K.S.A. 21-4201 in pertinent part provides:

"(1) Unlawful use of weapons is knowingly:


"(b) Carrying concealed on one's person, or possessing with intent to use the same unlawfully against another, a ... dangerous knife ... Provided, An ordinary pocket knife with no blade more than four (4) inches in length shall not be construed to be a dangerous knife, ..." (Emphasis supplied.)

It should be noted that subsection (1) (b) of the foregoing statute is in the alternative. A person may be guilty of violating this statute, either by knowingly carrying concealed on his person a dangerous knife, or by knowingly possessing a dangerous knife with intent to use the same unlawfully against another. The defendant in the present case was charged and convicted under the first of the two alternatives, i.e., knowingly carrying concealed on one's person a dangerous knife. Under the second of the two alternative proscriptions the dangerous knife need not be concealed but in that case an intent to use the dangerous knife unlawfully against another is required to be proven. Here concealment was charged and it must be proven but an intent to use the dangerous knife unlawfully does not appear to be required.

Under subsection (2) of the statute certain specified persons occupying designated positions are exempt from the provisions of the statute. The persons who are exempt and who may carry a dangerous knife concealed on their persons are law enforcement officers, wardens of prisons, members of the armed forces and their respective support personnel while engaged in their official duties.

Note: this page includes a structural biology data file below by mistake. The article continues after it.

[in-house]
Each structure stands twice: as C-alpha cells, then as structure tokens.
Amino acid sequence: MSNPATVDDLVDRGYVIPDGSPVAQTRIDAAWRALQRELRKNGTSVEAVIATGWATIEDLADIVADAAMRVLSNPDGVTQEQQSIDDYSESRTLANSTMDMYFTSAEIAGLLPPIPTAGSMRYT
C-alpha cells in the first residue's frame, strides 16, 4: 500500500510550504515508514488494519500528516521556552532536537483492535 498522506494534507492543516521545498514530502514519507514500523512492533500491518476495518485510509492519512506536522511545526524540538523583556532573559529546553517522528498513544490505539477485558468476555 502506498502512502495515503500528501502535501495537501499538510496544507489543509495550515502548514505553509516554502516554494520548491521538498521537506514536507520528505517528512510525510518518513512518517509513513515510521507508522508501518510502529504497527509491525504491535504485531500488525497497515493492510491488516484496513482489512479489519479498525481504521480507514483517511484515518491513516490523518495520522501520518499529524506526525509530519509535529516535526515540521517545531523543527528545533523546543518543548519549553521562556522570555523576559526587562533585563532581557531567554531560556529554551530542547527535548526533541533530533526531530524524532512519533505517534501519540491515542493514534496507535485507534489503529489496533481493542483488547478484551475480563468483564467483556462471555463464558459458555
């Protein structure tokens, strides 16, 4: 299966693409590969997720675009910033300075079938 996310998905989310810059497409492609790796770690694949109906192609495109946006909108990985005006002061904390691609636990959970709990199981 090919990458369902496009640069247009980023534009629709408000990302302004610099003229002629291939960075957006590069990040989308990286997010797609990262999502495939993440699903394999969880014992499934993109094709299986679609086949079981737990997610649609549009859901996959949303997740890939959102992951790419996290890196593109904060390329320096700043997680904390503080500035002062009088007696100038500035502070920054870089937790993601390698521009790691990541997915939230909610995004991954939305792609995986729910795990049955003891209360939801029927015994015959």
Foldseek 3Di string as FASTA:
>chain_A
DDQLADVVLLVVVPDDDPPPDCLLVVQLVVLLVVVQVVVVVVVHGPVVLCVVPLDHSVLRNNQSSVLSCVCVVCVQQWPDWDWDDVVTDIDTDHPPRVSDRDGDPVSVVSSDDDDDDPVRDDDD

There is no exemption in the statute which would apply to construction workers on electrical power lines. The defendant's work status does not bring him within any of the enumerated exemptions. The fact that he may have used the knife with a six inch blade to strip insulation from copper wire is no defense to the proscribed act of knowingly carrying the dangerous knife concealed on his person.

Under K.S.A. 21-4201 (1) (b) the intentional carrying of a concealed weapon, such as a dangerous knife, upon the person of the accused constitutes in itself a complete criminal offense, irrespective of the purpose or motive of the accused, unless the accused *755 occupies an exempt status expressly recognized in the statute. Generally it has been held that the criminal intent necessary to complete the crime is merely an intent to carry the weapon concealed on the person of the accused, and it does not depend upon a specific intent to use it unlawfully against another. The object of such a statute is not to forbid the carrying of a deadly weapon for use, but to prevent the opportunity and temptation for use which may arise from carrying it concealed on one's person. (94 C.J.S., Weapons, § 5, pp. 482, 483; 79 Am.Jur.2d, Weapons and Firearms, § 15, p. 20.)

See also Pueblo v. Sanders, 151 Colo. 216, 376 P.2d 996; People v. Foster, 32 Ill. App.2d 462, 178 N.E.2d 402; State v. Hovis, 135 Mo. App. 544, 116 S.W. 6.

In State v. Jordan, 495 S.W.2d 717 (Mo. App. 1973), the Missouri court stated that intention is an indispensable element of the offense of carrying a concealed weapon. The court notes, however, that:

"Normally, the fact that the weapon is concealed is sufficient prima facie showing that the defendant intended to conceal the same, because from such proof it might well be inferred that he intended to do that which in fact he did do. [Citations omitted.] And when there is a contested issue of fact as to concealment, and if concealed, whether the person intended it to be concealed, the matter of intent is for the jury to decide...." (pp. 720, 721.)